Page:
237. Action Memorandum From the President’s Assistant for National Security Affairs (Kissinger) to President Nixon1


  • Possible Crisis in Trade Policy

Paul McCracken indicates at Tab B2 that he fears we may be on the verge of a trade war with Europe and Japan, as a result of our decision to impose quotas on textile imports.3 He notes that the Common Market has already implied the possibility of retaliation against our soybean exports, and that our wheat sales to Japan are also extremely vulnerable.

Dr. McCracken also suggests that we make a concerted effort to set out a clear course for our foreign economic policy in view of the imminent trade problem, and expresses the hope that he will be able to discuss that suggestion with you shortly. (The Ash Council will shortly be making recommendations to you on our organization of foreign economic policy. I suggest that you defer any discussions on this topic until you receive their views.)4

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I fully agree with the substance of Dr. McCracken’s memorandum. Textile quotas alone will cause us serious foreign policy problems, and may lead to retaliation. If we can limit the quota legislation to textiles, however, we will sharply limit these risks.

But there are strong Congressional pressures for broader protection. This is partly due to the normal protectionist effort, heightened in an election year; partly due to widespread feelings that other countries are cheating on the international trading rules; partly due to the slowdown of the domestic economy and the effects of inflation in stimulating imports; and partly due to feelings that textiles should not be singled out for favored treatment.

The strongest candidate for quota protection beyond textiles is shoes, the only industry besides textiles in the Mills quota bill. We have opposed shoe quotas vigorously and announced an alternative program, but Mills has just reaffirmed that his bill will include them. The result would be:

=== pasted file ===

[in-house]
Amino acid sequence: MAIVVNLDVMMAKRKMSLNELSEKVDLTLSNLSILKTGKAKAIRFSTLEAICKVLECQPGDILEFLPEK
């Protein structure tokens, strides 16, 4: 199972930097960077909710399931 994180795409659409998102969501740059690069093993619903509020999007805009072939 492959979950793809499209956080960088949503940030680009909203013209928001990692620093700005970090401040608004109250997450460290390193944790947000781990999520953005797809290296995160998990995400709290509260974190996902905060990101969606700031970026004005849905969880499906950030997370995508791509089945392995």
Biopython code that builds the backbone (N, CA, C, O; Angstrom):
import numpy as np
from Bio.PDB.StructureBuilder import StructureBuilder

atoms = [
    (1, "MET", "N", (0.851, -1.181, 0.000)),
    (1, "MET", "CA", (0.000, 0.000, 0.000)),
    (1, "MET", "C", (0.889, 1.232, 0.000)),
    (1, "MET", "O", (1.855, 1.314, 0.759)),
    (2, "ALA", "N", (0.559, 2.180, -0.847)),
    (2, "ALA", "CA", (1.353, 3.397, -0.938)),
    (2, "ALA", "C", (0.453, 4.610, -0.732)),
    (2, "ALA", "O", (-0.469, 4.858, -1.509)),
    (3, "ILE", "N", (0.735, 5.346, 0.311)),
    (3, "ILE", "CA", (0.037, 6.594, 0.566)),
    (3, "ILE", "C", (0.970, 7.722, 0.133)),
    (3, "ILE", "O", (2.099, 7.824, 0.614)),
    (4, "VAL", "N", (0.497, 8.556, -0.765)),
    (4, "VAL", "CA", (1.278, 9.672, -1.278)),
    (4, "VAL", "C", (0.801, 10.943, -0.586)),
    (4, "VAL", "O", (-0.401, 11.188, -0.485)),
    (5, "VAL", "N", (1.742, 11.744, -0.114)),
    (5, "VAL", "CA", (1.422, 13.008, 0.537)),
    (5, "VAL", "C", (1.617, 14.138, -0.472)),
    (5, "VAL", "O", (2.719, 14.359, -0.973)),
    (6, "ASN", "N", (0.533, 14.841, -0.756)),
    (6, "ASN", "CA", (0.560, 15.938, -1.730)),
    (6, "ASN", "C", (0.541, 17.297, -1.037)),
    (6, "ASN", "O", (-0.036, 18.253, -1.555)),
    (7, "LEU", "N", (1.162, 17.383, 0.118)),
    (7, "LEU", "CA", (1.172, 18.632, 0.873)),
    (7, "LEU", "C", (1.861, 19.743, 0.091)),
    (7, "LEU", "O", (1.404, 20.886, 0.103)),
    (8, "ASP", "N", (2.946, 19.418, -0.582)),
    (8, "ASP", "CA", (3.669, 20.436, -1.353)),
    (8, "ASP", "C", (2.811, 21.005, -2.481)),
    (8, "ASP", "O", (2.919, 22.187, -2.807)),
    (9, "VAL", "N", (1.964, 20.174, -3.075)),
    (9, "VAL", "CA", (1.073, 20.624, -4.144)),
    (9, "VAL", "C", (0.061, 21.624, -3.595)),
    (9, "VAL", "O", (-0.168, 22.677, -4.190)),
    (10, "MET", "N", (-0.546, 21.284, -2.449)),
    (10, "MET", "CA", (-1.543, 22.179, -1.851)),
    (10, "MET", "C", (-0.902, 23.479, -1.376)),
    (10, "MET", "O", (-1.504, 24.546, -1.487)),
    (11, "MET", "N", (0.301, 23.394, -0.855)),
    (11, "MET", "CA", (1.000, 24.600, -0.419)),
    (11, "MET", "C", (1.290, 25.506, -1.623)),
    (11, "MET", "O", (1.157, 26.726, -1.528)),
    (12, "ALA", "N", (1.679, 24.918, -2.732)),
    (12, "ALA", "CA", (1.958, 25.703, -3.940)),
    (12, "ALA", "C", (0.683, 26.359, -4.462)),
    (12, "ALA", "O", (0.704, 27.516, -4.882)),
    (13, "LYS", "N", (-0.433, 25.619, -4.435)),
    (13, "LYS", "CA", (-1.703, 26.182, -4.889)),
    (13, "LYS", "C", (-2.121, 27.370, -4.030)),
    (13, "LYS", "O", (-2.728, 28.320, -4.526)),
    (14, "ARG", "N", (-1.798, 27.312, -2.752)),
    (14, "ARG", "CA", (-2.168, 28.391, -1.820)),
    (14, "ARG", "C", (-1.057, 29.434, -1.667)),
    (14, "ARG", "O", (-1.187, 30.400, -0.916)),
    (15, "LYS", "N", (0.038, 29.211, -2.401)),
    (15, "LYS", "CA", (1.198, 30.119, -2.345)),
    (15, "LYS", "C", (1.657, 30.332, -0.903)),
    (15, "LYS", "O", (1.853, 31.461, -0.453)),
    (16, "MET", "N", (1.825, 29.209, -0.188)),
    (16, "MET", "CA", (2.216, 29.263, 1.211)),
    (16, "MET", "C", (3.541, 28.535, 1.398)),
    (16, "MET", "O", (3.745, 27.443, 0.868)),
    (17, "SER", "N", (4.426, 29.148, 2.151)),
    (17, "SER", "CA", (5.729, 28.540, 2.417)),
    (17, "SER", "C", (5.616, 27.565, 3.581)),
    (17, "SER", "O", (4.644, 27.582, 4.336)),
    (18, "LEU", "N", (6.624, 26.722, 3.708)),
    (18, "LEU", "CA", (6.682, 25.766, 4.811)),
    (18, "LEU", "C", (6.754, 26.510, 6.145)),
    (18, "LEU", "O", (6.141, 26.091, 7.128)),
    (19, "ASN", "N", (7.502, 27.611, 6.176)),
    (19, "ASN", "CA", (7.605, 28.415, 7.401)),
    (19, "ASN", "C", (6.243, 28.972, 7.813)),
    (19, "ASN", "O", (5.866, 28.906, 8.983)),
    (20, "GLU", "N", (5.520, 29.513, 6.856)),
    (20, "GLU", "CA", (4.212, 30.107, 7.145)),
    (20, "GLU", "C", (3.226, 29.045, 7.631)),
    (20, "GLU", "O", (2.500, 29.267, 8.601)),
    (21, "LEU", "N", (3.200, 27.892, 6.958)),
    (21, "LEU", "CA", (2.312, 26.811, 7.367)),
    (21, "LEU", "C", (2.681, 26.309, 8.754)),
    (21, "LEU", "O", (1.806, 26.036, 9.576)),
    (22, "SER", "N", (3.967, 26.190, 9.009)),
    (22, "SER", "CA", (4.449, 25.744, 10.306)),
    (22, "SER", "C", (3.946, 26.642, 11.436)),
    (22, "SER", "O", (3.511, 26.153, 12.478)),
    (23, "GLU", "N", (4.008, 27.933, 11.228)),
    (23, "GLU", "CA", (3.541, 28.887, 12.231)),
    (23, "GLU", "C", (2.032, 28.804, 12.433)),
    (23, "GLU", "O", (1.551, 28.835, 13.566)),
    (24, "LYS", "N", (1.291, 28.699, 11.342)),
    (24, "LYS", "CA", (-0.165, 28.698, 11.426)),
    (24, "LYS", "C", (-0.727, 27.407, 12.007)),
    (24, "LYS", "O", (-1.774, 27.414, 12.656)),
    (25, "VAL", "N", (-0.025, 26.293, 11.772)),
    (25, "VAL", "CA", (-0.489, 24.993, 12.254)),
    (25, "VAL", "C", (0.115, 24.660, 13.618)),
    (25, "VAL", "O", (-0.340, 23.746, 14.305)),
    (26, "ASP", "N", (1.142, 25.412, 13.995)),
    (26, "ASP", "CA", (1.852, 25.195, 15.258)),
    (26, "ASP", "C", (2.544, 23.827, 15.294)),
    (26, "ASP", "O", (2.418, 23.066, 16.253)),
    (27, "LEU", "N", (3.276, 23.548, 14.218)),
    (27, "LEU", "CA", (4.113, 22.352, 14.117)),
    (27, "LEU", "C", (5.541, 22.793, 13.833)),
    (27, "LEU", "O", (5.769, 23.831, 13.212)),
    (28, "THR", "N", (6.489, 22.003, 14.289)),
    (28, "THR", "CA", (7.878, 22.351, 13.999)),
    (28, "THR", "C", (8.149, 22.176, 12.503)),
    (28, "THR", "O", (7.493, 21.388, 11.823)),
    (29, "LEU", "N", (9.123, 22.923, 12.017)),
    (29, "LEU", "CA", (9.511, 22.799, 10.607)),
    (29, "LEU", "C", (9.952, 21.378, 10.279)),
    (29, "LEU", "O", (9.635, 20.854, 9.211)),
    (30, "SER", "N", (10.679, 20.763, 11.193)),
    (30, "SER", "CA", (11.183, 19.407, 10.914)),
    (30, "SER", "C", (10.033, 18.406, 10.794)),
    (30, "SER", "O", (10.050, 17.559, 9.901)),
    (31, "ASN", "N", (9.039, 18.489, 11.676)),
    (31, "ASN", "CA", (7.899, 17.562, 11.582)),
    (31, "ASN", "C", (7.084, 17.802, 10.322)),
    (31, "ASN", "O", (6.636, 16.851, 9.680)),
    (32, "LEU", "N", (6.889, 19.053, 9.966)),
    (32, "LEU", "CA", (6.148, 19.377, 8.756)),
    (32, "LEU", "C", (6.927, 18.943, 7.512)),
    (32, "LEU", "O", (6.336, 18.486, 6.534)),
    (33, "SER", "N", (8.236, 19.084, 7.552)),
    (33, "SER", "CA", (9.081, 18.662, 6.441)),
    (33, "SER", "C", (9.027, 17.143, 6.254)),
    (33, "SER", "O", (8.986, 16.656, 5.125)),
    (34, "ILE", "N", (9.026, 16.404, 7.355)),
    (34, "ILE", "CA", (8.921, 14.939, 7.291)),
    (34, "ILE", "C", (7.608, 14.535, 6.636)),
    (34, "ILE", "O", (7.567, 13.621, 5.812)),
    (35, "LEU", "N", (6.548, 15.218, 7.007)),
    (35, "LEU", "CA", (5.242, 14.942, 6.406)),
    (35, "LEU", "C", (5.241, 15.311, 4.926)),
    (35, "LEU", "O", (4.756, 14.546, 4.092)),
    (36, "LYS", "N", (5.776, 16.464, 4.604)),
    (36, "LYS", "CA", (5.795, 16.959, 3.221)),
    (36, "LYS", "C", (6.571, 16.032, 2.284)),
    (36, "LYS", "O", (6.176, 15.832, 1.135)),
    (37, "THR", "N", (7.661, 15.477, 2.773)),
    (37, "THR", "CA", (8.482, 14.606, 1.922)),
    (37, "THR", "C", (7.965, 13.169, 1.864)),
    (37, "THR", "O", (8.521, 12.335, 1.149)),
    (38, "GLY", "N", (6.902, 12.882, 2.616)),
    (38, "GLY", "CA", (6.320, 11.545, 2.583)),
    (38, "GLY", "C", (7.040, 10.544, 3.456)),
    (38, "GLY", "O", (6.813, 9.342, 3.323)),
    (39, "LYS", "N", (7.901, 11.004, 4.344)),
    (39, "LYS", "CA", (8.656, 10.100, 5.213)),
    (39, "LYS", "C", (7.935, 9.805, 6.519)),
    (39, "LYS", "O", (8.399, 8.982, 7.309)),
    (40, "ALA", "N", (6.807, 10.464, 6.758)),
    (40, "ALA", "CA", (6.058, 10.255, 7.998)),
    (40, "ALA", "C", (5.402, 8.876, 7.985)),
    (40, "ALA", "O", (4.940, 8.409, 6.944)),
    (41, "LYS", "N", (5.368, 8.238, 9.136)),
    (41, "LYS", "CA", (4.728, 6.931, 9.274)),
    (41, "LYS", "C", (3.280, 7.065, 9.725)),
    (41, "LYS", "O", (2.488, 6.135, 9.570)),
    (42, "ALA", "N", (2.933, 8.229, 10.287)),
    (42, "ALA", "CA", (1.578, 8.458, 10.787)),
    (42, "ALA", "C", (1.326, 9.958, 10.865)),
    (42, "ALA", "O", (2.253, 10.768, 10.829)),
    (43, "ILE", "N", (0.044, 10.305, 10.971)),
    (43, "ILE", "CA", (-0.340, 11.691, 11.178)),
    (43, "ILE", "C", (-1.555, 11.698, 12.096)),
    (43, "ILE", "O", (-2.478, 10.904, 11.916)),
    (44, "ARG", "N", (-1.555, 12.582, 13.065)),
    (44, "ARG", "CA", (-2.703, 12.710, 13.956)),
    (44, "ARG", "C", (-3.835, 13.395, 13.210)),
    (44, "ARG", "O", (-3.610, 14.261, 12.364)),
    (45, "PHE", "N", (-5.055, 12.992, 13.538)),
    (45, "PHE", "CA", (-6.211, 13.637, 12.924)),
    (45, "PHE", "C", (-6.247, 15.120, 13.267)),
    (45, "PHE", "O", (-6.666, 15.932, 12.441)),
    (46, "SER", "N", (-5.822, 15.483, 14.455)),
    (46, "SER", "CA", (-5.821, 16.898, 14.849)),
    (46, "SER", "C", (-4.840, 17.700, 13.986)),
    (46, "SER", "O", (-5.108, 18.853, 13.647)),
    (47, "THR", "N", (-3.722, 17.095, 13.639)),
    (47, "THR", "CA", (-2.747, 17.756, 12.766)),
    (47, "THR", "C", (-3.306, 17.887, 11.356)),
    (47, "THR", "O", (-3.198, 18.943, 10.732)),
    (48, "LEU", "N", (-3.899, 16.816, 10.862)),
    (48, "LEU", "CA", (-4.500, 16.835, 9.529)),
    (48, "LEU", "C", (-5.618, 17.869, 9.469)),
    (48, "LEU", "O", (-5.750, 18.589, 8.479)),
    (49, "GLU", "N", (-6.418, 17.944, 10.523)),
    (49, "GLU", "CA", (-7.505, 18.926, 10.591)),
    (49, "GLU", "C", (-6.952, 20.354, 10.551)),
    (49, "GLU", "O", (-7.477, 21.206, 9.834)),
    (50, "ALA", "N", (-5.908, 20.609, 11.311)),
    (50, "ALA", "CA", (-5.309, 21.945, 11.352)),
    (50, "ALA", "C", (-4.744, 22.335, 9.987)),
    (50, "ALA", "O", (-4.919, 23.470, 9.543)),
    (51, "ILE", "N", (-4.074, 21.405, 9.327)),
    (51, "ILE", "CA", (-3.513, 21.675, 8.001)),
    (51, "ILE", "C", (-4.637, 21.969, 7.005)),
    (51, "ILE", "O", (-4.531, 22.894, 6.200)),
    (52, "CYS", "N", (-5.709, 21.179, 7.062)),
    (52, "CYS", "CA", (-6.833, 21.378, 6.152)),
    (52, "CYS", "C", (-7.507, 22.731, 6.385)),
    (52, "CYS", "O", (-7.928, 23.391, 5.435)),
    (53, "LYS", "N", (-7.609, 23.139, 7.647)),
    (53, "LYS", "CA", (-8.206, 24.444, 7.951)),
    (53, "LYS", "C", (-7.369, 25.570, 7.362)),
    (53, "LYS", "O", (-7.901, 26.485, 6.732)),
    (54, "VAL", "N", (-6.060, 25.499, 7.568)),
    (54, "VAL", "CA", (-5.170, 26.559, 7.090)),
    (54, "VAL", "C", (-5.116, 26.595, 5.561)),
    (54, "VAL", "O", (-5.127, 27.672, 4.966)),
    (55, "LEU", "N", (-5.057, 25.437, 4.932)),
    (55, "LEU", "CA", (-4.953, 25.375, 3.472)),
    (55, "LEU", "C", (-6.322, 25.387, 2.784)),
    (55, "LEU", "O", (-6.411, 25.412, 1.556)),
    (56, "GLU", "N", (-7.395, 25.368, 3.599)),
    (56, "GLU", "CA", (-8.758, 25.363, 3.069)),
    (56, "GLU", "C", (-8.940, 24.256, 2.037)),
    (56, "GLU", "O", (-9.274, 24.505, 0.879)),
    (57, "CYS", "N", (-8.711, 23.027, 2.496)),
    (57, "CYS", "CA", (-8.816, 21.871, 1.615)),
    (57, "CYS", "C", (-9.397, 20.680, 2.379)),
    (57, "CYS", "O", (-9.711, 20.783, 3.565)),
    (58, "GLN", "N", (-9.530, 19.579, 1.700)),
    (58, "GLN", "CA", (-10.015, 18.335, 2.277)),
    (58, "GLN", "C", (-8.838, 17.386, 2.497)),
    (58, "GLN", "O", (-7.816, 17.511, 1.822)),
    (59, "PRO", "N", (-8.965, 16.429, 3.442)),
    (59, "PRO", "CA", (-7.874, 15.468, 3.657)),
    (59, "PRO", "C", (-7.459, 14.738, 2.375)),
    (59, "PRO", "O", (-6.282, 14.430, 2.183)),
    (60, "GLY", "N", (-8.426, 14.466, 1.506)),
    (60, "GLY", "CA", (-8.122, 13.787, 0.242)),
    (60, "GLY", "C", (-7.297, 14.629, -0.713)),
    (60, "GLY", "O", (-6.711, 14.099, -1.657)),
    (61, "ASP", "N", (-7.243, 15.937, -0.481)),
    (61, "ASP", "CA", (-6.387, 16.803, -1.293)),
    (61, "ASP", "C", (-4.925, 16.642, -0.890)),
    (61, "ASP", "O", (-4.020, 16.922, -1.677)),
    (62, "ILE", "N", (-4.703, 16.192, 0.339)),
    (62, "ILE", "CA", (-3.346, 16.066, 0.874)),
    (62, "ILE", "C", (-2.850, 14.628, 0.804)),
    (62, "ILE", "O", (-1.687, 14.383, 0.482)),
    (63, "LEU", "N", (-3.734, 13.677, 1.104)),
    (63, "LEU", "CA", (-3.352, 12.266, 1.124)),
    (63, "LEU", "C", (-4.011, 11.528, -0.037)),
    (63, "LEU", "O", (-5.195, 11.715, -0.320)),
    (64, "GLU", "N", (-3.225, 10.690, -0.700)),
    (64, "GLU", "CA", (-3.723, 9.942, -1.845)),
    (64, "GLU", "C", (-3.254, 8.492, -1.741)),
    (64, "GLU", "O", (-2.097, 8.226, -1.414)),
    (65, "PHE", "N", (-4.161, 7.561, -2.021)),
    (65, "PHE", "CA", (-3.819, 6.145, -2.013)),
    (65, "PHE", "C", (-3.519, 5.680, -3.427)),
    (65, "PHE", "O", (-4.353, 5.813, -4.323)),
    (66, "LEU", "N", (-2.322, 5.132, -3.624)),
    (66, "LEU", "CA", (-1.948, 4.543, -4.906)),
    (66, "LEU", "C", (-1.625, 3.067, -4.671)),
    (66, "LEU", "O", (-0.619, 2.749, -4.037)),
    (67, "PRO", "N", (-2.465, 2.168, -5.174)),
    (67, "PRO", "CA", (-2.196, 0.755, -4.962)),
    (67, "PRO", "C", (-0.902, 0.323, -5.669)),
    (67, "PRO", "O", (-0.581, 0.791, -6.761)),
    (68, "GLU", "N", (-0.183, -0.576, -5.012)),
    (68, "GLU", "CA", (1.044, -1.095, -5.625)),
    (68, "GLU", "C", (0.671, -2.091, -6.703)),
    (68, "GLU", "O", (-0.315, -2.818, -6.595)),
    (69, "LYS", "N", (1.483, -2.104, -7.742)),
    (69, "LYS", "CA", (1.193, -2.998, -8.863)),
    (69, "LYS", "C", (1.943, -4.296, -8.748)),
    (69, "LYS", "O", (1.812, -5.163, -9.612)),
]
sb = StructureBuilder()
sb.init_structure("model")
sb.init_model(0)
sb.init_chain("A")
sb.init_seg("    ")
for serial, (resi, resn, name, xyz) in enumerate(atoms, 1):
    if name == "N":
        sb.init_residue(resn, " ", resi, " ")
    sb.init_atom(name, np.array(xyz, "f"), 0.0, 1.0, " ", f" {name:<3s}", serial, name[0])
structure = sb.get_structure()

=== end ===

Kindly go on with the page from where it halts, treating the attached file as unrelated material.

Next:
• —A major confrontation with the European Community, which would probably retaliate on over $200 million of U.S. exports (probably in agriculture) even if we offered to provide compensation through other tariff reductions.
  • —A possible blowup of our base negotiations with Spain, since shoes are Spain’s leading export to the U.S. and the Mills quotas would roll them back by about sixty percent.
  • —New gains for the Communists in Italy, since shoe (and textile) production is centered in the “red belt” and our quotas (which would roll back Italian shoe exports to us by thirty percent) would clearly create serious new unemployment there—which would be blamed on the U.S.

It is uncertain at this point whether the Ways and Means Committee will report out a bill including quotas on other industries, and/or an “orderly marketing” bill which would place limits on any imports which met certain statistical tests (growth rate of imports, imports as a percentage of domestic consumption, etc.). It is highly likely that the Senate will vote such a bill. Since the Ways and Means bill can only become more protectionist later in the legislative process, it is vital that it do a minimum amount of damage—to provide a basis for an acceptable compromise in conference.

Broad-scale protectionist legislation would effectively destroy the free trade presumption of both U.S. policy and the international trading system. We would undoubtedly suffer massive retaliation in return. More importantly, the rest of the world would regard such a step as the most concrete possible sign of U.S. isolationism, replicating our policies of the 1930s. Its impact on our overall foreign policy would be devastating—in Europe, Japan and the less developed world.

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It is therefore essential to minimize the restrictiveness of the legislation which emerges from the Ways and Means Committee. Wilbur Mills and John Byrnes have been extremely cooperative with all previous Administrations on this score, but they need assurance that the Administration will play an active role in heading off restrictions. I therefore believe that the time has come for you to intervene personally with them, to try to limit the Ways and Means bill to textile quotas plus the Administration’s own trade proposals.


That you invite Mills and Byrnes to call on you, to urge them to limit the pending trade bill to textile quotas and the Administration’s own proposals. They will consider the shoe quotas tomorrow, so the call or meeting should come immediately. Bryce Harlow, Peter Flanigan, Bill Timmons, Paul McCracken, and Special Trade Representative Gilbert concur. Talking points are at Tab A.5

  1. Source: National Archives, Nixon Presidential Materials, NSC Files, Subject Files, Box 401, Trade General, Volume II 4/70-12/70. Confidential. A note by the President, written under the date, reads: “Right after vote.”
  2. McCracken’s July 2 memorandum is not printed.
  3. Reference is to pending legislation that the administration decided not to veto; see footnote 3, Document 233 and Document 235.
  4. Regarding the Ash Council, see footnote 9, Document 134.
  5. Not printed. The Approve option is checked, and the President wrote below it: “incl S & K only & T.”